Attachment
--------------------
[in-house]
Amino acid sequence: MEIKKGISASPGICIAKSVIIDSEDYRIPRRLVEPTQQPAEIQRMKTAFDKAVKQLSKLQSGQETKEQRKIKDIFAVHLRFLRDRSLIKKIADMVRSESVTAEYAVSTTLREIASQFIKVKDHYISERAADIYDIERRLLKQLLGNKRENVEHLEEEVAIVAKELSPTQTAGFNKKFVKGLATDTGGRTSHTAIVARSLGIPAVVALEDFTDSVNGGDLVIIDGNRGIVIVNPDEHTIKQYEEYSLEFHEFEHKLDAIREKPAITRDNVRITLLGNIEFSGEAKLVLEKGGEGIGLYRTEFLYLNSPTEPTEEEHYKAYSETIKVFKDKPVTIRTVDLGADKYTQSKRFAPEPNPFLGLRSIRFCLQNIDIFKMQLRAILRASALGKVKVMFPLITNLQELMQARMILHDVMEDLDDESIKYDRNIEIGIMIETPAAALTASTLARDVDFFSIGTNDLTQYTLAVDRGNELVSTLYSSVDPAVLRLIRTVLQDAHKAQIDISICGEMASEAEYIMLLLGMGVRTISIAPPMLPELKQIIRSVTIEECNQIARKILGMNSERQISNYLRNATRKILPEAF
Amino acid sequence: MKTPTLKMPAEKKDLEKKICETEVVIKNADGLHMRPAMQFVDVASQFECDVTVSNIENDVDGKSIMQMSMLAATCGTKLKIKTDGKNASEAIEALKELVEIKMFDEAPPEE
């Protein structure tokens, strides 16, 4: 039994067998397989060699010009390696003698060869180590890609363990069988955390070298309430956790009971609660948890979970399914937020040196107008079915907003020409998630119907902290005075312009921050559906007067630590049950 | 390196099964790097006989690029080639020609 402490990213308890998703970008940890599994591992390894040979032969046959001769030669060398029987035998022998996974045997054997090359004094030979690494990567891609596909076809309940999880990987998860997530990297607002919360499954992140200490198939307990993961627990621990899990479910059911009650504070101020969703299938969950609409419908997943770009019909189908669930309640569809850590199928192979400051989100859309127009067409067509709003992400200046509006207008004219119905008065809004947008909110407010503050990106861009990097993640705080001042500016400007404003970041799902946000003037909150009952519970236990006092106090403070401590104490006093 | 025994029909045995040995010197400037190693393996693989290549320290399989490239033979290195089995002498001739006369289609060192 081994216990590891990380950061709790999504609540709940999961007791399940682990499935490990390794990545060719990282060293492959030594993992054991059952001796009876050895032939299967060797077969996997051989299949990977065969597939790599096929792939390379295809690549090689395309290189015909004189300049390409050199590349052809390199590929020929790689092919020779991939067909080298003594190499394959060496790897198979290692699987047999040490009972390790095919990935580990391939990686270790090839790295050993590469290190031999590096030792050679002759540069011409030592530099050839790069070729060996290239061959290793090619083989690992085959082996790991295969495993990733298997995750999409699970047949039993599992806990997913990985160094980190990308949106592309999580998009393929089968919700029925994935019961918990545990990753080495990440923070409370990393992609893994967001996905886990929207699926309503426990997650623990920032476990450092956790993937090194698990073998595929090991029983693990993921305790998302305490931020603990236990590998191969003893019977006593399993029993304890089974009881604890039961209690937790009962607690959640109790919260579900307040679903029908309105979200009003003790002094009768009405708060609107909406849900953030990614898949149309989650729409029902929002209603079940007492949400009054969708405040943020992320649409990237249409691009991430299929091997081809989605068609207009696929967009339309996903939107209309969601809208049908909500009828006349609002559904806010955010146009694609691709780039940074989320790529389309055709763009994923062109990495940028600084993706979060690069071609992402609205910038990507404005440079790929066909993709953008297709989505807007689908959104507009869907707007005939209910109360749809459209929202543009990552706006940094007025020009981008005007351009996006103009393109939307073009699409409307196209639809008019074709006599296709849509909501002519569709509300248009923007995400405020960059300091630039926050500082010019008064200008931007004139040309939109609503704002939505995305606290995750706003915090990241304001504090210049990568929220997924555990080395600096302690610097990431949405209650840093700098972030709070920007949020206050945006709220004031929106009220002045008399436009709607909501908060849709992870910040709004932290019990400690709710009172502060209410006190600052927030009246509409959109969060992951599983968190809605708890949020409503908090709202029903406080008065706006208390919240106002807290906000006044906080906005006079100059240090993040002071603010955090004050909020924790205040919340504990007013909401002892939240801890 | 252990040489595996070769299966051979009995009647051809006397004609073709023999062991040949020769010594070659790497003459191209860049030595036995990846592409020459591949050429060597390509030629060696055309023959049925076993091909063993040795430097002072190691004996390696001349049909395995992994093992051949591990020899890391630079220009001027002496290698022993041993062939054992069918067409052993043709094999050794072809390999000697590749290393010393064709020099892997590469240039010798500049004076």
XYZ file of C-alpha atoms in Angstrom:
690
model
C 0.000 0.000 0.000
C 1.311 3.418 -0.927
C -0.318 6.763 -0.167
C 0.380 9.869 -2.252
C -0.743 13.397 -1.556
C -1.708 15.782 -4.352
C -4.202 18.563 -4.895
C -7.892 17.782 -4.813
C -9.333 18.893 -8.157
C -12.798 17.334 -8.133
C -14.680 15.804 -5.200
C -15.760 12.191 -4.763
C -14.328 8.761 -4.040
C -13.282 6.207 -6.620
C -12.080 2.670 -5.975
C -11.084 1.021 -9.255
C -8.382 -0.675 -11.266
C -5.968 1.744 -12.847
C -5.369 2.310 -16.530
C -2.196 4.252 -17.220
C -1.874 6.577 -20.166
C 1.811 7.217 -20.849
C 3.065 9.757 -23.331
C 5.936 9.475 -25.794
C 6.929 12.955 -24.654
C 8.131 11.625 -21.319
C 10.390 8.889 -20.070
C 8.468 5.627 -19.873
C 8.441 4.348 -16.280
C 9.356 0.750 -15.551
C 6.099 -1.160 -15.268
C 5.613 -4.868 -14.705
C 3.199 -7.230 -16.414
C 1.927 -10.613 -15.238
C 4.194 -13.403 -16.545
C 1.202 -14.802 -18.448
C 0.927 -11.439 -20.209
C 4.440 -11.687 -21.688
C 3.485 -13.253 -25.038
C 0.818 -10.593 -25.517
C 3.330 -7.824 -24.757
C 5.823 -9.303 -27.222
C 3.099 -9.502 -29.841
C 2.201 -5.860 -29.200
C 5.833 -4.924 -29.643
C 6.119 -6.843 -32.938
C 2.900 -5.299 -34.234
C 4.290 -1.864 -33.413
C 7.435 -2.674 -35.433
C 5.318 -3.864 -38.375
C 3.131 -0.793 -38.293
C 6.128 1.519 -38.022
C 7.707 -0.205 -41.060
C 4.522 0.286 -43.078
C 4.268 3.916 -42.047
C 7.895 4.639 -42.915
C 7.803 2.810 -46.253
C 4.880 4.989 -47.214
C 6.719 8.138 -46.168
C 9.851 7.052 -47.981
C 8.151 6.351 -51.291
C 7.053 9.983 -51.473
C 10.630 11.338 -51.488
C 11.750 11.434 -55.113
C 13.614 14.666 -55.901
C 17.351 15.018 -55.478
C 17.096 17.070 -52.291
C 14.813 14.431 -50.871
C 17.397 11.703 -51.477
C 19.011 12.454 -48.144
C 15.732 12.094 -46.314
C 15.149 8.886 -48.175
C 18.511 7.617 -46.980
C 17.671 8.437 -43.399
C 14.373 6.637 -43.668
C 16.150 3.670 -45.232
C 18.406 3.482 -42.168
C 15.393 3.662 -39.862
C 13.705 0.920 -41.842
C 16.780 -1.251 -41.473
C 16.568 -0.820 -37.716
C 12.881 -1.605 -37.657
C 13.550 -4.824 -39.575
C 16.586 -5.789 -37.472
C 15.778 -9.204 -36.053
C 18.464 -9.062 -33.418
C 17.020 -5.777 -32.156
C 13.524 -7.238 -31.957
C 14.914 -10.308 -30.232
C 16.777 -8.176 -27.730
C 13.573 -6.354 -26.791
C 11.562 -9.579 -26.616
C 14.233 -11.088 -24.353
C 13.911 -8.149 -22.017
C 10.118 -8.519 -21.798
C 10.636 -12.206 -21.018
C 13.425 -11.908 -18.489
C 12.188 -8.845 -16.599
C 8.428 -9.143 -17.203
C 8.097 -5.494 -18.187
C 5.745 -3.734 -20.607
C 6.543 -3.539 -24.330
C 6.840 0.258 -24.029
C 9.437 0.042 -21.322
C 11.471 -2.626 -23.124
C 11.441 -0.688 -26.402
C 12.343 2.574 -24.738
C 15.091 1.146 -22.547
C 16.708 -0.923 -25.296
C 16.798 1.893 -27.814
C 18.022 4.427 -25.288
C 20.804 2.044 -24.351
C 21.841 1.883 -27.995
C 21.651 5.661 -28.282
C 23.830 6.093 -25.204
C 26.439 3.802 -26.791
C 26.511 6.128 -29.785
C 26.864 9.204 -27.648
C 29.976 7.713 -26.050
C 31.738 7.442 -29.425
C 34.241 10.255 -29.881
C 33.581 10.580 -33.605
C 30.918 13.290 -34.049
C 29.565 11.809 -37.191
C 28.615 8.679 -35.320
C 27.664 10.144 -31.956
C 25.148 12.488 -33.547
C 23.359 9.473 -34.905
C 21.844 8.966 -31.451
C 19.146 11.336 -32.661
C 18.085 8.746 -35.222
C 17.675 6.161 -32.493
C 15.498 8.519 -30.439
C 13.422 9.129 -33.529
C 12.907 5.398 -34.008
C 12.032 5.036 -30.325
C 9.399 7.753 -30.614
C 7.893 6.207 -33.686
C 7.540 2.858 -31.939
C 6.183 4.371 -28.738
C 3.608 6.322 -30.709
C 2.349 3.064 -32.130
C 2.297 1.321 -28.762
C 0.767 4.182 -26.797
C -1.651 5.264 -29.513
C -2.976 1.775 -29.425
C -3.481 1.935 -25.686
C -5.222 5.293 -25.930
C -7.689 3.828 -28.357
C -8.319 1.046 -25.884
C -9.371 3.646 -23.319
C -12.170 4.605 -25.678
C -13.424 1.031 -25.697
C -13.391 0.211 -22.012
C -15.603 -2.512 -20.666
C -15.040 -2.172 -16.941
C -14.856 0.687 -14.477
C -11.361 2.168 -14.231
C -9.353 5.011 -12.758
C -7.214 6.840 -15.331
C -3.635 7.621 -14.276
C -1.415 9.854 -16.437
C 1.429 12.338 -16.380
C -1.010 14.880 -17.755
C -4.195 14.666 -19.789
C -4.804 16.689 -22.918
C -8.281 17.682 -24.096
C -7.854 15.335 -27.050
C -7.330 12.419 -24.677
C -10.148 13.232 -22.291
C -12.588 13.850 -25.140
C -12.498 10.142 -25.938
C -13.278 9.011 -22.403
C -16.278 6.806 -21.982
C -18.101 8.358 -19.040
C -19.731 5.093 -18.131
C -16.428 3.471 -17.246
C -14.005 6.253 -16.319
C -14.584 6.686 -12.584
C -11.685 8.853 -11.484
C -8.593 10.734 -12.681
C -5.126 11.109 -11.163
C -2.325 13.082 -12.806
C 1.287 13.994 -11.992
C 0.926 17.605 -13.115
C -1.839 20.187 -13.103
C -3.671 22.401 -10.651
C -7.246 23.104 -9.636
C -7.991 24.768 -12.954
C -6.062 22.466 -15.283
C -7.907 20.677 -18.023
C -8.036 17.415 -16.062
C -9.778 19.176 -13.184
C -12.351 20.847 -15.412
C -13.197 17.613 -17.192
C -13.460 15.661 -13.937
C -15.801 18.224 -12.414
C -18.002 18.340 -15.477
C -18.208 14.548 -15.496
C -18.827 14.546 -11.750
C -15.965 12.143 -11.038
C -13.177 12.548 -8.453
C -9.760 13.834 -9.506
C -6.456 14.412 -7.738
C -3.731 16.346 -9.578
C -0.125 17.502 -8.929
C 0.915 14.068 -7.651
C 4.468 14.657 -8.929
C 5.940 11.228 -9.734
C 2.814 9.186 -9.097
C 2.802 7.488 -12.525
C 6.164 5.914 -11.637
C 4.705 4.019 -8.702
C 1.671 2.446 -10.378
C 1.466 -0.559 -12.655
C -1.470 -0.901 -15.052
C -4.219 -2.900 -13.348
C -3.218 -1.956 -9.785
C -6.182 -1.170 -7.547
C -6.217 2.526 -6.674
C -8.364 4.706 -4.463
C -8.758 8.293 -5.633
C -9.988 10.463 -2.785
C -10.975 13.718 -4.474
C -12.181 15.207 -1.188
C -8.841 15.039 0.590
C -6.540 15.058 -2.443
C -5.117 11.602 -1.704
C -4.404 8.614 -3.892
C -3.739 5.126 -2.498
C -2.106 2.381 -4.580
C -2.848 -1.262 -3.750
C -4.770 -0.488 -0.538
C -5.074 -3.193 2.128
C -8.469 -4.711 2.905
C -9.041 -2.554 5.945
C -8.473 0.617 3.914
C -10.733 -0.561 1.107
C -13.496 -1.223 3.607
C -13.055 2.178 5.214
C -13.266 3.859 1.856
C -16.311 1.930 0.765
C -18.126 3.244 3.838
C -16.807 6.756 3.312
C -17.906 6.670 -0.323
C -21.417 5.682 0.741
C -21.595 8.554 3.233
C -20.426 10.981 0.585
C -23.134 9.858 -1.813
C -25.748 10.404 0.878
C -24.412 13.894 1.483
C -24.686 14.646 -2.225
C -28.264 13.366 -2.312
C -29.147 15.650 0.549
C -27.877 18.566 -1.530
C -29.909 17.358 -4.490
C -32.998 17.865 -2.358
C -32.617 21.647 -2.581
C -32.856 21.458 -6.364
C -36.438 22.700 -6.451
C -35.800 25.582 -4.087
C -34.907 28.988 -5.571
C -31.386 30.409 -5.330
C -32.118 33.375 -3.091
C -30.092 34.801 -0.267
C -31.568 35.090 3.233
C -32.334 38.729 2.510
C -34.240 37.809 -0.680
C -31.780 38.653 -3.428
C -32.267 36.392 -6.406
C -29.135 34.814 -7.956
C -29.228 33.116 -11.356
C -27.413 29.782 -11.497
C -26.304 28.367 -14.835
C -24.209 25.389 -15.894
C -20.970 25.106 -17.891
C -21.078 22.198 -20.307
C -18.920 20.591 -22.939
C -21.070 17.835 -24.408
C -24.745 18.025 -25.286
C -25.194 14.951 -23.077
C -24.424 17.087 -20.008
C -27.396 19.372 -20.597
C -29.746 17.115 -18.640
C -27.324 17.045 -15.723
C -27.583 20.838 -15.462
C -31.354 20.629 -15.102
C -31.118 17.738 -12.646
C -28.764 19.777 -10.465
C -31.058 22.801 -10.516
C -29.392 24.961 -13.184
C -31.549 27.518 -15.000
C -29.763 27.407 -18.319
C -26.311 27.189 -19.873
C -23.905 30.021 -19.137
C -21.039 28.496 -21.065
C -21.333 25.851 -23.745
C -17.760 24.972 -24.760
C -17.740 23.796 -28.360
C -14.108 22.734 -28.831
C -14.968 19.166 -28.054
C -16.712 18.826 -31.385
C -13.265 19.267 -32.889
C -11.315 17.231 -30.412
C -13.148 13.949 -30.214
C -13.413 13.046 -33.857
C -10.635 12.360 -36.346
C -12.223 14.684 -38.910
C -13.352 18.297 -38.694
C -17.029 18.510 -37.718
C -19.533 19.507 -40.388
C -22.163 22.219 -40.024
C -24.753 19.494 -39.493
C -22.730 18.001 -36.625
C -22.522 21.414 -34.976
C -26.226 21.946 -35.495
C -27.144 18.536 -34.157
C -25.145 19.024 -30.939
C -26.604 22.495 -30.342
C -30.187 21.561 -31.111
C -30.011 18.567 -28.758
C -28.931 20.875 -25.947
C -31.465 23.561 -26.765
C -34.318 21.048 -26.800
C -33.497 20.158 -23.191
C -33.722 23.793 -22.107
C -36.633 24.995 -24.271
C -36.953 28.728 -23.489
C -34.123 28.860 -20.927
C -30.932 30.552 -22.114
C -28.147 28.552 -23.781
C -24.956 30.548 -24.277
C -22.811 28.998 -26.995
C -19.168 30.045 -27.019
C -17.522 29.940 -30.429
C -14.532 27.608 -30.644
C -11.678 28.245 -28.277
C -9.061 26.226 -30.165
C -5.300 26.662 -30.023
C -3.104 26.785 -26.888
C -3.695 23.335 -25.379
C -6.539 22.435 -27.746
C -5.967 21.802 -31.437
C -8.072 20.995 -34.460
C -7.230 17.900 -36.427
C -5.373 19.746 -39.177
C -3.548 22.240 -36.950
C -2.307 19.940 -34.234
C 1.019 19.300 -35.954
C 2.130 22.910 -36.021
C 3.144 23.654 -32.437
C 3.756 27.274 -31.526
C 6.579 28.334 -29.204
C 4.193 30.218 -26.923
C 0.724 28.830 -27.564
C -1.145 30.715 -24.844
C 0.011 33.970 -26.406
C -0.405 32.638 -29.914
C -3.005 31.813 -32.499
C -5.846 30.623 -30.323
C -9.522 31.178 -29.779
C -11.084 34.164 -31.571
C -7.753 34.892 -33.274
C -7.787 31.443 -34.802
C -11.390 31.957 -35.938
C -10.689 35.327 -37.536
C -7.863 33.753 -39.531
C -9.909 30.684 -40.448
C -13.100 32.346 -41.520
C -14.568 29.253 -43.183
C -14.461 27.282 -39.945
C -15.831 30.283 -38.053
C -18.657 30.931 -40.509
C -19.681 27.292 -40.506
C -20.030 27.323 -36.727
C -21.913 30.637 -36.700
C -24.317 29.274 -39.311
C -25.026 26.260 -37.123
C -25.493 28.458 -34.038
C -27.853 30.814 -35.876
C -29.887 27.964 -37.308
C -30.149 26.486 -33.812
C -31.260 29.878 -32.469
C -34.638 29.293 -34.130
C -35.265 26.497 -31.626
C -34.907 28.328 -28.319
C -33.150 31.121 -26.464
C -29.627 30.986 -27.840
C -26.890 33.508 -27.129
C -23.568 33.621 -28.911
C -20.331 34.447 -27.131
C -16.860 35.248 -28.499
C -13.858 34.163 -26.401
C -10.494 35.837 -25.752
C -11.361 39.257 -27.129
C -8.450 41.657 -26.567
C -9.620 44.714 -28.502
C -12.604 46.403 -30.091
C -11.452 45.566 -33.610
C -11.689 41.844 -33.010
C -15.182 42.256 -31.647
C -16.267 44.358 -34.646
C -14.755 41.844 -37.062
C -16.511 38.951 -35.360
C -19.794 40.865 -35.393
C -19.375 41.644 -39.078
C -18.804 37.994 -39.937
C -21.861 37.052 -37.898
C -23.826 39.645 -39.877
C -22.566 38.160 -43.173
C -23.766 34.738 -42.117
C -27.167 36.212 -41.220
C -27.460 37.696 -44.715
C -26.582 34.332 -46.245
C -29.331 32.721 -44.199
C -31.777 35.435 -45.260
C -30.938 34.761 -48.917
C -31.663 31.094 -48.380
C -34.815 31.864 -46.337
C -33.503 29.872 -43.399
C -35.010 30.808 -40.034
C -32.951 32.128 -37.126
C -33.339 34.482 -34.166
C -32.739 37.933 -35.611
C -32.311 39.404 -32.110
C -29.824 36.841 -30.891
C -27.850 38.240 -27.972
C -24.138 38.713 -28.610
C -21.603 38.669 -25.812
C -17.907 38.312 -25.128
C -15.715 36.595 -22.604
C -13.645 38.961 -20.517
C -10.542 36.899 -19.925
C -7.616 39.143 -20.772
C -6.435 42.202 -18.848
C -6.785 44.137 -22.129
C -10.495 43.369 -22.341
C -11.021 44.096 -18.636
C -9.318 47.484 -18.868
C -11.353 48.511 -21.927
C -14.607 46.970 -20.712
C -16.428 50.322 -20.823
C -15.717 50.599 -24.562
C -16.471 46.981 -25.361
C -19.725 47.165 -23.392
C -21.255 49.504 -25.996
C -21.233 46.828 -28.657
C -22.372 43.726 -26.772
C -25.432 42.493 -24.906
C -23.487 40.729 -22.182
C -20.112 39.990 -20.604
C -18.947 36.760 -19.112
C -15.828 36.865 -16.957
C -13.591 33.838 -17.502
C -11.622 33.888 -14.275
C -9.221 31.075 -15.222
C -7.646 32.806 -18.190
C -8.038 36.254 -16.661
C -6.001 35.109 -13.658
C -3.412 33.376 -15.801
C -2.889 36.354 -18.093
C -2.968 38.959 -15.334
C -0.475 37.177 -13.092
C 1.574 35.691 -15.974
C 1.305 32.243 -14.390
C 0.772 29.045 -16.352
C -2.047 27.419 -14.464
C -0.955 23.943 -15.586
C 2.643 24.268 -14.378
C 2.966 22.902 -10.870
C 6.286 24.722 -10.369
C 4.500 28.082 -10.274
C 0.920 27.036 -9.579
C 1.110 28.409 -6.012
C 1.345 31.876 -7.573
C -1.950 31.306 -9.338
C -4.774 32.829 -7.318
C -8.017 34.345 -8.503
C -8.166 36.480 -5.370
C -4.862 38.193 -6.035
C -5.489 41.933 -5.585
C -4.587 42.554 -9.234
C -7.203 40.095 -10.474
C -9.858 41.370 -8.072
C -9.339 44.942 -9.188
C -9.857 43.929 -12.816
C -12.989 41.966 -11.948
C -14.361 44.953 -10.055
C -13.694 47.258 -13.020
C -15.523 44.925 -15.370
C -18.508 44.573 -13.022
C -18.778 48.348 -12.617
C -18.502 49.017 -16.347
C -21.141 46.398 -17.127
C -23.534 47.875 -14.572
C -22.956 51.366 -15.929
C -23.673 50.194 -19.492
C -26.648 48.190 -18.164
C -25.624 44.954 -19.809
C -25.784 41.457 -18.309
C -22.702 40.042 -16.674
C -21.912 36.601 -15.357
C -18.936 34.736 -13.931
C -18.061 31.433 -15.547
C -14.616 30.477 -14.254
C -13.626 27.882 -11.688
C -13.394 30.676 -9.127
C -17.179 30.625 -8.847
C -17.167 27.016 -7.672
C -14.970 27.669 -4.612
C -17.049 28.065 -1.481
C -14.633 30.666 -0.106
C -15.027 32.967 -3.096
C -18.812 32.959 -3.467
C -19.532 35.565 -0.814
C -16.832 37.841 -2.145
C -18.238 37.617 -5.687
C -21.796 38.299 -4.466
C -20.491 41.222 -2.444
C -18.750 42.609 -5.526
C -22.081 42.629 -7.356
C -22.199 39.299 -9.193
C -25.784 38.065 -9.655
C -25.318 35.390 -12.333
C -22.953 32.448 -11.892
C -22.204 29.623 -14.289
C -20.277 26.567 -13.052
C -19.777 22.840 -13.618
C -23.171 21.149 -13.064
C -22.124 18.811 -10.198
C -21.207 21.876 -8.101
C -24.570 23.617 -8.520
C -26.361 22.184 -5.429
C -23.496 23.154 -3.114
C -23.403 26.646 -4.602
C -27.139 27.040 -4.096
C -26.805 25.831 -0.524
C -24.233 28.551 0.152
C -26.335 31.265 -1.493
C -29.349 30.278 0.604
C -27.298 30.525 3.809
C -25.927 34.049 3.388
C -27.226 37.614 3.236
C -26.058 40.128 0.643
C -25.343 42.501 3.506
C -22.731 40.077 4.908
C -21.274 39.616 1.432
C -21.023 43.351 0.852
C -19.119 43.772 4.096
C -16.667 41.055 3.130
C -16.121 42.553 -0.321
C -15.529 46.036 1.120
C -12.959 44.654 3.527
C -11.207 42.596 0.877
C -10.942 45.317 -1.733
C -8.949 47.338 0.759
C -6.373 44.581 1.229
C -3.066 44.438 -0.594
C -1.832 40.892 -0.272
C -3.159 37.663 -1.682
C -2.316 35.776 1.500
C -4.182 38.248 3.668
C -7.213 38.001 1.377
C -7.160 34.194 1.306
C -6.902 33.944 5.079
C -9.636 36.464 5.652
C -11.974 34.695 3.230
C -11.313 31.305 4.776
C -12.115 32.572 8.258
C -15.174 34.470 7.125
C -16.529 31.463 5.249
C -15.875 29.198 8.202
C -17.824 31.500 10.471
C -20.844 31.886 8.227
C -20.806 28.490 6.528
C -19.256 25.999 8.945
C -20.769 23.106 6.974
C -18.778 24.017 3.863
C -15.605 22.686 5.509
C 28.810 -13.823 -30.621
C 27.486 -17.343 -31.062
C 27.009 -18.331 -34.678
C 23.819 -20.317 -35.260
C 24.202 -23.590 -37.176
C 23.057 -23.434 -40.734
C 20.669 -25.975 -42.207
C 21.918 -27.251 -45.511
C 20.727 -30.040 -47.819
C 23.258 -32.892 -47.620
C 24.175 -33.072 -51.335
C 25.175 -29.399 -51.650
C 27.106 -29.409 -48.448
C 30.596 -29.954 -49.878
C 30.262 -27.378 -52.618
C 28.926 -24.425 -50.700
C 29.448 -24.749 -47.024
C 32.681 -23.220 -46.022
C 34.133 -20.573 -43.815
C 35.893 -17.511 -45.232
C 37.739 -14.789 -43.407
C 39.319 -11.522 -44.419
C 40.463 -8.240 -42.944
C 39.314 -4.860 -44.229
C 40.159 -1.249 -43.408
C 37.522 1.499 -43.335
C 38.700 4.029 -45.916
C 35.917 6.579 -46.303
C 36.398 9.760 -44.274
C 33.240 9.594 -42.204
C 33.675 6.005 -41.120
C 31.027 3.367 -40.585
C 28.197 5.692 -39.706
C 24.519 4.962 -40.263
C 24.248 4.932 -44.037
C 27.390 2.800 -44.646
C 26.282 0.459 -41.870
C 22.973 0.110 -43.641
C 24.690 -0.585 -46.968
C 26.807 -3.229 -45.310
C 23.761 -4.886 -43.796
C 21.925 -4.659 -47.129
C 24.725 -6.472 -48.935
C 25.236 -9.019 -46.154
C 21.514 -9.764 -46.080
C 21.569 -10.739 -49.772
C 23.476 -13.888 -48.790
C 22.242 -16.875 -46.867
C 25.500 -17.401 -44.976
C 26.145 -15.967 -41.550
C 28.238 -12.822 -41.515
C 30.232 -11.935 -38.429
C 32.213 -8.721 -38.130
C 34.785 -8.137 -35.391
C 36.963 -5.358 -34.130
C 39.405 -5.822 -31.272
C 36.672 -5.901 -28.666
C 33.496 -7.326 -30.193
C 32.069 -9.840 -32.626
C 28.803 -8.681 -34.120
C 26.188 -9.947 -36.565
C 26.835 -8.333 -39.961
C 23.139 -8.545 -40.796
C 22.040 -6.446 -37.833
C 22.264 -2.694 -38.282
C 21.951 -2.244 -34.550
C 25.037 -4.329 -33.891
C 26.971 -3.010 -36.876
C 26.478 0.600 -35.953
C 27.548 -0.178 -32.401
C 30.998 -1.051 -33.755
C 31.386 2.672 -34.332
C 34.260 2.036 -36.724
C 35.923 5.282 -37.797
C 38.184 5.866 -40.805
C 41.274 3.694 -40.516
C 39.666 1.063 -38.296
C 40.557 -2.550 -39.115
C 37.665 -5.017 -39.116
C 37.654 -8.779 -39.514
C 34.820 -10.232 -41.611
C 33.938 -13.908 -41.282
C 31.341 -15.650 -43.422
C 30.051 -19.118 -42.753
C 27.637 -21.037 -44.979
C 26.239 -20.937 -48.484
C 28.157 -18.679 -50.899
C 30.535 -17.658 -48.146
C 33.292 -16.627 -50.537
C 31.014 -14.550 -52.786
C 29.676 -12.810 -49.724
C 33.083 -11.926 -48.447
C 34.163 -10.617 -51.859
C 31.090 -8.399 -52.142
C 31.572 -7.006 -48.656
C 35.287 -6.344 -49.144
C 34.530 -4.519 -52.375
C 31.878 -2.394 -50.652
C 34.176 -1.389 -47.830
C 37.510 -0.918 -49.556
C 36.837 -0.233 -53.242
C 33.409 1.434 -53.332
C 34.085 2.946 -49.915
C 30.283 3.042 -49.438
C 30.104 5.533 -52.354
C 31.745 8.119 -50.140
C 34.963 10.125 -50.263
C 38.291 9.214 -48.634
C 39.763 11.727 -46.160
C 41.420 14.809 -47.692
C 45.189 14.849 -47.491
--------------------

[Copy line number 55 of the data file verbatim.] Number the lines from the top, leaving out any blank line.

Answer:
C 4.290 -1.864 -33.413